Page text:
A combination of new cruise lines and bigger ships drove cruise capacity growth in the Caribbean this year beyond prepandemic levels, with more vessels on the way.
Several cruise lines plan to deploy additional tonnage to the region in 2024 and beyond, potentially boosting passenger volumes in an area that already sails almost half of the world’s cruisers.
“The Caribbean is not just a warm-weather vacation anymore,” said Adam Ceserano, president of the Florida-Caribbean Cruise Association (FCCA). “It’s a year-round destination for experiences.”
Cruise capacity in the region grew 11.2% from last year to 2023. The industry had not yet returned to prepandemic Caribbean levels in 2022, but this year capacity is expected to exceed 2019 levels by 6.8%, according to the FCCA.
Long the top destination for cruise travelers, the Caribbean has also taken more of the world’s cruise passenger volume since the pandemic, according to CLIA, growing to a nearly 47% share in 2022, up from 43% in 2019.
Carnival retires ships but builds bigger ones
Some growth came in the way of new brands sailing in the region. Thirty-seven lines have a presence in the Caribbean this year, up from 33 in 2019. Some are new to the market, including Margaritaville at Sea, Virgin Voyages, Explora Journeys and Ritz-Carlton Yacht Collection.
There are just a few more ships sailing the Caribbean this year over 2019, 154 from 150, according to CLIA.
But many of those ships carry more people than their predecessors. For instance, Carnival Cruise Line, which has always had a strong Caribbean presence, has shed a half-dozen Fantasy-class ships (each with a capacity for just over 2,000 passengers) since the pandemic began.
Carnival has since launched two 6,500-guest Excel-class ships, the Mardi Gras and the Carnival Celebration, in the Caribbean. A third, the Carnival Jubilee, is expected to launch in late December out of Galveston, Texas.
“Capacity to the Caribbean has increased for us, since our overall capacity has grown in some of our top homeports, including Miami, Port Canaveral and Galveston, with the introduction of our Excel-class ships,” said Fred Stein, vice president of planning and deployment for Carnival Cruise Line. “The Caribbean is strong, along with the overall cruise industry, which we’ve seen across the busy summer travel season happening now.”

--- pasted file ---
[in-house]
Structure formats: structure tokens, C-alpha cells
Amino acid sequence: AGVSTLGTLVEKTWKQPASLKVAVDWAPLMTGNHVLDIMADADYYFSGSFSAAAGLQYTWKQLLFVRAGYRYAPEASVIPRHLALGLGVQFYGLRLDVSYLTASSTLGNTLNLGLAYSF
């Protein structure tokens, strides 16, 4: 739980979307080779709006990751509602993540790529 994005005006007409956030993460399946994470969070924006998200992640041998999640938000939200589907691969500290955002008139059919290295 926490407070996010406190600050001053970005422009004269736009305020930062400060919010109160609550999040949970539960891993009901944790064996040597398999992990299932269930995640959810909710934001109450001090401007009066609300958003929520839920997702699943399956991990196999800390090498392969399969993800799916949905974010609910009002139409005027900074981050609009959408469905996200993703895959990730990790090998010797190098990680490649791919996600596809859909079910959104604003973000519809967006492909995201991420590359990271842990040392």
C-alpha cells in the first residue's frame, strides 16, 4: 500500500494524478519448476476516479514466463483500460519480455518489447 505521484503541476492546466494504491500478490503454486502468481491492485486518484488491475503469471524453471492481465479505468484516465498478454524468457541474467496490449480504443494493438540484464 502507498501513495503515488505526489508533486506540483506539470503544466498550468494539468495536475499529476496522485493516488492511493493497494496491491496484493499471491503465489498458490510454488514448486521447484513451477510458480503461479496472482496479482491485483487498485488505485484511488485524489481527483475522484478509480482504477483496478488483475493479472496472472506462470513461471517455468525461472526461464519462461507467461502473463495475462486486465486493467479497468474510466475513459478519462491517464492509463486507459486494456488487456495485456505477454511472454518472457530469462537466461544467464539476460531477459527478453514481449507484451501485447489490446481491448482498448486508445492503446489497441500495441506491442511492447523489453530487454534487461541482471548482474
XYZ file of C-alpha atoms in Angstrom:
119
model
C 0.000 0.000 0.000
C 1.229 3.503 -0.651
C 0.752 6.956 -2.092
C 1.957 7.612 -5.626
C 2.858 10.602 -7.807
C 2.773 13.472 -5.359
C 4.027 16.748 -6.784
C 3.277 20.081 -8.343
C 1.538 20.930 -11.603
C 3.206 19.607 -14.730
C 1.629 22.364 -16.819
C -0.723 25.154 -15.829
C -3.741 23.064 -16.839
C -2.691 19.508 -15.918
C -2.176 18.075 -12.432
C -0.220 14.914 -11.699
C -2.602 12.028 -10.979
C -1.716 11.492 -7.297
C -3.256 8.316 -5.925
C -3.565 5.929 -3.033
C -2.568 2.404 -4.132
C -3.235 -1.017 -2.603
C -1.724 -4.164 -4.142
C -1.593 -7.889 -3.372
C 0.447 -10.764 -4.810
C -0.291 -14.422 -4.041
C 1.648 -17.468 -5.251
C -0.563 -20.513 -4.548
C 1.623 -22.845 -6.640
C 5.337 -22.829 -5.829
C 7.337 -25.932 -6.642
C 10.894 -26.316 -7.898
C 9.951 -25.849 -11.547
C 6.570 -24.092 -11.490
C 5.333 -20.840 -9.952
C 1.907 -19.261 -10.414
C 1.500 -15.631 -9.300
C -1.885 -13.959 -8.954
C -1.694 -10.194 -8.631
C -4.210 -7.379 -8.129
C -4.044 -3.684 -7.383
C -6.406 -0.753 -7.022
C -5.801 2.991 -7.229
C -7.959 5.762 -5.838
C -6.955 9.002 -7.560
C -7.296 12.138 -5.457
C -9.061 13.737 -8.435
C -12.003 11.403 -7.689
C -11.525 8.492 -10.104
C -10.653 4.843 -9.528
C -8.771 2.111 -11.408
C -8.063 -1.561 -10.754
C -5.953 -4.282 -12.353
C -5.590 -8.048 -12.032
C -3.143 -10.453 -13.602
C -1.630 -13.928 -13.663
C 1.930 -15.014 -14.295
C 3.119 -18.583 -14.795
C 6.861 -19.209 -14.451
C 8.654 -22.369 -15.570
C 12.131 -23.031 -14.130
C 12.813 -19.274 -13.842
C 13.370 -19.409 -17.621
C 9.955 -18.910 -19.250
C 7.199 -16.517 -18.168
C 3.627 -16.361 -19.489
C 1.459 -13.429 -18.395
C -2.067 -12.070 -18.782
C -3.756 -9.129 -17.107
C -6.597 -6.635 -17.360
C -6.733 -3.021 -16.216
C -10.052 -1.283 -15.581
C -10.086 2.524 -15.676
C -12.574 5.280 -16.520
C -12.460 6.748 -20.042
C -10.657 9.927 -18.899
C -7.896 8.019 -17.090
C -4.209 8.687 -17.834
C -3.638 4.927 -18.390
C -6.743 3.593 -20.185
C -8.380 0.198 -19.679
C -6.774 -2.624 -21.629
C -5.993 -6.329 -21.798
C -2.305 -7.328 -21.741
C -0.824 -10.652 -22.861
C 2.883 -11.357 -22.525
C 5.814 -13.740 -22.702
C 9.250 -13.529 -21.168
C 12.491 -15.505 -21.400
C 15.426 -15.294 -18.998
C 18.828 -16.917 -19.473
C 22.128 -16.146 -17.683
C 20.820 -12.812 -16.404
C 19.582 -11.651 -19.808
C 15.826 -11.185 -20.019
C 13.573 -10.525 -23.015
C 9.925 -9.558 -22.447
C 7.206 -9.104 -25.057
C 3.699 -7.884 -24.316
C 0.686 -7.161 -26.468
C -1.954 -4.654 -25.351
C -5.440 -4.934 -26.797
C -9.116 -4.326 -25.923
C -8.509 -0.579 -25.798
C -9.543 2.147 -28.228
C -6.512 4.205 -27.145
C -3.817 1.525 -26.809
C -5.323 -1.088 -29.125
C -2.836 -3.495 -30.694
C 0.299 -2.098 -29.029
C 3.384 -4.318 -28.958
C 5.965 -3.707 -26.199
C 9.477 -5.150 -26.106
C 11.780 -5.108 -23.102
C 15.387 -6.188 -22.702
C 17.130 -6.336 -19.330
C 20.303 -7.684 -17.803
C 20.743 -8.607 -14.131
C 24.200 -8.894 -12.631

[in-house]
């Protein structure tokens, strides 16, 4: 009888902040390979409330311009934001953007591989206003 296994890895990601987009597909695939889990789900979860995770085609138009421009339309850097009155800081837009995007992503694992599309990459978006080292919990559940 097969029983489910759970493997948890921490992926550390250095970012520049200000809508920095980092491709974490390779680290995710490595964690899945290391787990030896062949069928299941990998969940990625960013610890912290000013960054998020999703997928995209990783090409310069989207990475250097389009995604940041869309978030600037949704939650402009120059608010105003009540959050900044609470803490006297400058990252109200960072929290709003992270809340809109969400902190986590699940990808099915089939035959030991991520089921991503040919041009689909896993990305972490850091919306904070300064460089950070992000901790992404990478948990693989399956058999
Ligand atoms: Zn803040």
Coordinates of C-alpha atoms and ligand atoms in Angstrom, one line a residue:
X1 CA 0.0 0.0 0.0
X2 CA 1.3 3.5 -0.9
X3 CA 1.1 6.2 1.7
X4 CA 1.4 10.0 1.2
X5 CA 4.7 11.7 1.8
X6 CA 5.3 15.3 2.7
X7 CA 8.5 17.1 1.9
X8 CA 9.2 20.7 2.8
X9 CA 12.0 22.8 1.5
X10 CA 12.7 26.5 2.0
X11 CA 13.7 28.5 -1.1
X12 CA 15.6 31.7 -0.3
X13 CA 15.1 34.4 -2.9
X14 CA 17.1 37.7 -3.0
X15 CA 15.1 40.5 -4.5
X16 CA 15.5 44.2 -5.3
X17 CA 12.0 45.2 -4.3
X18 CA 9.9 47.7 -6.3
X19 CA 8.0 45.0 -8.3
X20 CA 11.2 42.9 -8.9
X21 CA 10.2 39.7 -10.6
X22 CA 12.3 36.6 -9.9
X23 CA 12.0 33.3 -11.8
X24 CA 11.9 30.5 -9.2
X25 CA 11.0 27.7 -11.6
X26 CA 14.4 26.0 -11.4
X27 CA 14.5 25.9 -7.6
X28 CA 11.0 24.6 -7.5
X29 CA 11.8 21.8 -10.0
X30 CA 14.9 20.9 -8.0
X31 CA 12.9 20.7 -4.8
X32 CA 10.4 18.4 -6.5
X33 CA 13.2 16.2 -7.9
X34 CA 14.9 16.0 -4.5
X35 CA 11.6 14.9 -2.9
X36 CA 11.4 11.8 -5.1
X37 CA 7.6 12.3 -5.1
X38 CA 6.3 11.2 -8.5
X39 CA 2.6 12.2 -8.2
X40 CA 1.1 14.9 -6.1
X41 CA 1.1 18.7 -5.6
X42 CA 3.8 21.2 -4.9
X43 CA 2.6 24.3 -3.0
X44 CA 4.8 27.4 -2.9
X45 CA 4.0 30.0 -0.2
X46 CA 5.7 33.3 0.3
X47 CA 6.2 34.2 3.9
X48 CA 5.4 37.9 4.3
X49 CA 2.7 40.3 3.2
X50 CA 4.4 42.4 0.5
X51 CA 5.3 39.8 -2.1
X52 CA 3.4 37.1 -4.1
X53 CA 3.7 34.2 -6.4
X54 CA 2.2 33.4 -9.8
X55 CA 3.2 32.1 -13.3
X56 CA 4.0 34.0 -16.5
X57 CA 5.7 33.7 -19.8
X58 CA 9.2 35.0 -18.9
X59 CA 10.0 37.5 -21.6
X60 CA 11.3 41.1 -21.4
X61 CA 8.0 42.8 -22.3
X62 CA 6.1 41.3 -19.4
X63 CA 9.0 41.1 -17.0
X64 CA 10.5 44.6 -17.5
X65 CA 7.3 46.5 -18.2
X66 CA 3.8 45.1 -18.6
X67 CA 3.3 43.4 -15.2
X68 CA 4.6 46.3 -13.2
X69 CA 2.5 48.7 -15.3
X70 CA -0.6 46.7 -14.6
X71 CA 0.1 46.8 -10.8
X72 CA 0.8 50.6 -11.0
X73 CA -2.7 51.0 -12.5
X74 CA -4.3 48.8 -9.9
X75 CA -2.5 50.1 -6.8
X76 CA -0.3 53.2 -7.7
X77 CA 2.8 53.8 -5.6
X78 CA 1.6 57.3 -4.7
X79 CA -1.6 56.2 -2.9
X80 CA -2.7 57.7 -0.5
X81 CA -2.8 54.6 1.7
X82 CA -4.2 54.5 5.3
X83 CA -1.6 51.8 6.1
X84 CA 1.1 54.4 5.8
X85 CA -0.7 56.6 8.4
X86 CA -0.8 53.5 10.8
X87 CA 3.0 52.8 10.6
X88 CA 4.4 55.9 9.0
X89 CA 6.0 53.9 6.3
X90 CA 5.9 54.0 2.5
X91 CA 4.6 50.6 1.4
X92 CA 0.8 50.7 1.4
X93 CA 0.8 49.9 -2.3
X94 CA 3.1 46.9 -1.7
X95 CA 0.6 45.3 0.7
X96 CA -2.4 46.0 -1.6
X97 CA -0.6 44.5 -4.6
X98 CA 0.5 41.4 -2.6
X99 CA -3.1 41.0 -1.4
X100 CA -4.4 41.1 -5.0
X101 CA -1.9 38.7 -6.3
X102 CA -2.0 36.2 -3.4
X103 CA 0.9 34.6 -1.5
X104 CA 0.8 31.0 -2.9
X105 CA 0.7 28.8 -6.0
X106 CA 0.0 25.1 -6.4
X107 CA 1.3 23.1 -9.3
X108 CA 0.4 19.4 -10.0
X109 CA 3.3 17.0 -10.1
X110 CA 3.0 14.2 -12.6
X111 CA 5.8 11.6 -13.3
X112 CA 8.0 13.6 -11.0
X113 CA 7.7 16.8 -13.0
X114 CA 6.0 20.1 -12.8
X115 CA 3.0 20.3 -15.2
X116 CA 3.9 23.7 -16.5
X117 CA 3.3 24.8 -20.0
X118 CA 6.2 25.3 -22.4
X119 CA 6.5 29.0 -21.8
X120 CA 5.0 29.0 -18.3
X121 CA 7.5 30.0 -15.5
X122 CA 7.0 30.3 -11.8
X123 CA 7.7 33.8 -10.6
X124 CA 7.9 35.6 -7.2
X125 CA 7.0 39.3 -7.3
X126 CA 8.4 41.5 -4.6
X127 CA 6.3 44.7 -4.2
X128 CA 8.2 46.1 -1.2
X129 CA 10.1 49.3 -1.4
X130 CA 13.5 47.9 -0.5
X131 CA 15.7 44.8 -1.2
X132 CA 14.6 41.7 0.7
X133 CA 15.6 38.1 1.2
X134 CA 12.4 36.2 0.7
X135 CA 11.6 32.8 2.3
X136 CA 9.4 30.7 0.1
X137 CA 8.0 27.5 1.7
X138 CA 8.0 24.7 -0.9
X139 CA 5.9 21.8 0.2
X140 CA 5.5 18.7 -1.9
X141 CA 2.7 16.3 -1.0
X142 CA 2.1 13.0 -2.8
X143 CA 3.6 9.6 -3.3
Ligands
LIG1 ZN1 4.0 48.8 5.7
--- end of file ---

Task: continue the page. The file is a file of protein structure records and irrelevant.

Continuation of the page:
Celebrity and MSC add Caribbean capacity
Celebrity Cruises plans to sail nine of its 16 ships in the region in 2024. Prepandemic, the line usually based six ships in the region.
“The Caribbean has always been a top destination for our guests, and we’ve seen an increased demand to visit this region,” said Katina Athanasiou, Celebrity’s senior vice president of sales and services. “Our new offerings also offer more opportunities for consumers to visit the Caribbean year-round and answer the growing trend for both shorter getaways and private island experiences.”
MSC Cruises, a privately held European brand, is looking to expand its U.S. reach, namely with Caribbean itineraries.
“It comes down to giving guests what they want, and a lot of our guests want the sun, warmth and beauty of the Caribbean and the Bahamas,” said Albino di Lorenzo, senior vice president of port operations and government relations for MSC Cruises USA.
The line will sail five ships from three U.S. homeports on Caribbean itineraries this winter, an all-time high for MSC. And, it plans to open a fourth homeport in Galveston.
Scenic, Emerald bring upscale variety
Scenic Group, which includes Emerald Cruises and Scenic Luxury Cruises and Tours, is using the region to introduce its oceangoing ships to the market.
Best known for river cruises, both lines entered ocean cruising in the past several years and will send three of their combined four ocean ships to the Caribbean this fall as part of a strategy to offer the U.S. market “tasters” of their product.
Scenic brings more of the upscale capacity that travel advisors say adds variety to the region. Advisors also note that increased capacity in the Caribbean helps when clients are looking for close-in sailings.
“It does feel like there’s more availability and different kinds of availability,” ranging from contemporary to luxury, said Barbara Linebarger, co-owner of DeLightful Memories Travel, a Dream Vacations franchise in Marietta, Ga.
While contemporary brands and big ships dominate the Caribbean, lines like Windstar, Regent Seven Seas, Virgin Voyages and Princess offer additional choice for clients, she said.
The new Sun Princess is Caribbean-bound
For instance, the Sun Princess, which is expected to launch next spring, is scheduled to sail the Caribbean from the fall of 2024 to the spring of 2025.
That’s a big deal, Linebarger said.
“Princess hasn’t been a giant presence in the Caribbean to the level of Royal Caribbean and Carnival,” she said. “I think a lot of people who are loyal to that cruise line … are real excited that Princess is coming to the Caribbean again with another ship.”
Other agents said growing capacity in the Caribbean needs to be met with more creative itineraries to avoid overcrowding.
“I honestly think that the Caribbean is highly saturated and they need to come up with different ports of call,” said Sabine Harris, owner of Tampa-based Southern Girls Travel, who would like to see ships calling more often at Barbados, St. Lucia and St. Barts. “It would be a better solution to have the ships alternate to these islands, and of course have some of the islands get bigger and better piers to accommodate the ships.”
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